The Haskell library straddles two nations, with one foot in the US and the other in Canada.
Step into the Haskell Library and you’d easily mistake it for a typical small-town American library. Sure, it’s a bit more elegant, with original woodwork from 1905 and upholstered reading chairs but, still, a library like any other.
The library straddles two nations, with one foot in the US and the other in Canada
Soon, though, questions nag. Why do the librarians toggle effortlessly between English and French? Why do the stacks contain so many books on French-Canadian history? And, most perplexing of all, what is that black line traversing the floor?
The Haskell, it turns out, is a library like no other. It straddles two nations, with one foot in the US and the other in Canada. That black line running along the floor – a strip of masking tape – marks the international border, separating the towns Derby Line, Vermont, from Stanstead, Quebec. The front door, community bulletin board and children’s books are in the US; the remainder of the collection and the reading room is in Canada.
The tape looks worn. No wonder – it’s the source of endless attention. Not an hour goes by, according to Nancy Rumery, the library’s director, when visitors don’t pose for photos with the line. They pose while making faces, or while lying across the tape. They pose with Flat Stanley, a paper cut-out of the children’s book character. Some families queue on either side of the line, others in descending height order.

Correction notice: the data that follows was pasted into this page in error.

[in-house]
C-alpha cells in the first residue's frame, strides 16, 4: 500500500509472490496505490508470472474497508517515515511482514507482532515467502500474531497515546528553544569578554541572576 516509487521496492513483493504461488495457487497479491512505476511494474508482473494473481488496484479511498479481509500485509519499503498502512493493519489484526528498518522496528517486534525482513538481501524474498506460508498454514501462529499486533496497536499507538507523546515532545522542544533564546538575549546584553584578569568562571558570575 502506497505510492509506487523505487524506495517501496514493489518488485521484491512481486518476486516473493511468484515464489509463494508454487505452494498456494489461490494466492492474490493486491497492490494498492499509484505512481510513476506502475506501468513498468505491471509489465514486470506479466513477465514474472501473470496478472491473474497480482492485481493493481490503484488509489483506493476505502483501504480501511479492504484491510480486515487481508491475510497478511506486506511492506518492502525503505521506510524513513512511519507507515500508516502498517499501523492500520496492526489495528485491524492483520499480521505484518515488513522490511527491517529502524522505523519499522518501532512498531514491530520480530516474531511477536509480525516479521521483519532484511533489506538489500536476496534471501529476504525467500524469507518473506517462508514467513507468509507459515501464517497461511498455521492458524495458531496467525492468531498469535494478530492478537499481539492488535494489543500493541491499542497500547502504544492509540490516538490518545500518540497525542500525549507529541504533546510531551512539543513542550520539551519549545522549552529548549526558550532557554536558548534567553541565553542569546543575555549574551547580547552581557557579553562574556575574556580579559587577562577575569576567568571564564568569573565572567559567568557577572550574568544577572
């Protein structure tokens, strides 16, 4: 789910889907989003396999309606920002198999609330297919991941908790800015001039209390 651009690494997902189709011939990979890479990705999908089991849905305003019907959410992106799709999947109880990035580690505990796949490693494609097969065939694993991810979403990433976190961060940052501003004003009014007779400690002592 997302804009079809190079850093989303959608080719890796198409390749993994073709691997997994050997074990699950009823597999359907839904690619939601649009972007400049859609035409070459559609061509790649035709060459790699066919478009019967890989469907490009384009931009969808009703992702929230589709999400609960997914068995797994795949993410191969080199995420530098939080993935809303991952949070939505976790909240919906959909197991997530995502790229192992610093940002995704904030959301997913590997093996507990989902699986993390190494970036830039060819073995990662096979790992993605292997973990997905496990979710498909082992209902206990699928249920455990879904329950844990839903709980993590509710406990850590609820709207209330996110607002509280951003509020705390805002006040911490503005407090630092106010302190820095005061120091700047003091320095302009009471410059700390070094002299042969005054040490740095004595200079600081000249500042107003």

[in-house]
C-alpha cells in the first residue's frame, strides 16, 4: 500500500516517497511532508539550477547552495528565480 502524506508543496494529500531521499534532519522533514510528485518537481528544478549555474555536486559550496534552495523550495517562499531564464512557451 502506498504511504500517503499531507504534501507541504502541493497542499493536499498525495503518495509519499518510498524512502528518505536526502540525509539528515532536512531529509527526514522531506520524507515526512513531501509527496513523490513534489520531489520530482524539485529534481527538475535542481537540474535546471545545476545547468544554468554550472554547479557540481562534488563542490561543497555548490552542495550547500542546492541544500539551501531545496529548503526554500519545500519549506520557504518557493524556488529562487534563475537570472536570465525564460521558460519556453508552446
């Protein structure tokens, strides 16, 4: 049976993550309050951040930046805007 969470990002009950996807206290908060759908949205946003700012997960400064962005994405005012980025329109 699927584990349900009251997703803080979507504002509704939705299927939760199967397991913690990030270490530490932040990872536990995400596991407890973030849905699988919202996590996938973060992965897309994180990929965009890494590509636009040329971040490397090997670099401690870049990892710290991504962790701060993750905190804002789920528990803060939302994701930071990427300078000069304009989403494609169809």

Lately, Rumery has noticed something even odder: some visitors freeze before the black line, as if it were emitting an invisible force field. They’ve seen an internet rumour claiming it’s illegal to cross the line. In fact, it is encouraged. The library relishes its role as a sort of free-trade zone for humans, a reprieve from a border that, while not exactly the Korean DMZ, is no longer the loosey-goosey frontier of decades past. Why such a fascination, though, with an innocuous strip of black masking tape?
A border runs through the middle, yet it brings people together
Borders fascinate us, always have. There is something about the divide between two worlds that intrigues – and frightens. Let’s face it, borders can be scary. They hint at darkness and danger out there, on the other side. That is what makes the Haskell Library so refreshing. It refuses to cave to this fear.
“A line on a map is supposed to separate us, supposed to be what divides us,” said Canadian Hal Newman. “But that is what makes the Haskell so spectacular. Yes, a border runs through the middle, yet it brings people together. How fantastic is that?”
Newman is the former director of the adjoining Haskell Opera House, which also straddles the border. He calls it ‘the impossible room’, as in impossible that such a venue exists. The stage is in Canada, most of the seats in the US. The border, in fact, slices through some of those seats, making the Haskell “the only opera house in the world where you can have one cheek on both sides of the border,” he said.
This is by design, not accident. The Haskell family purposefully built the library and opera house along the border more than a century ago to promote cross-border interaction and friendship.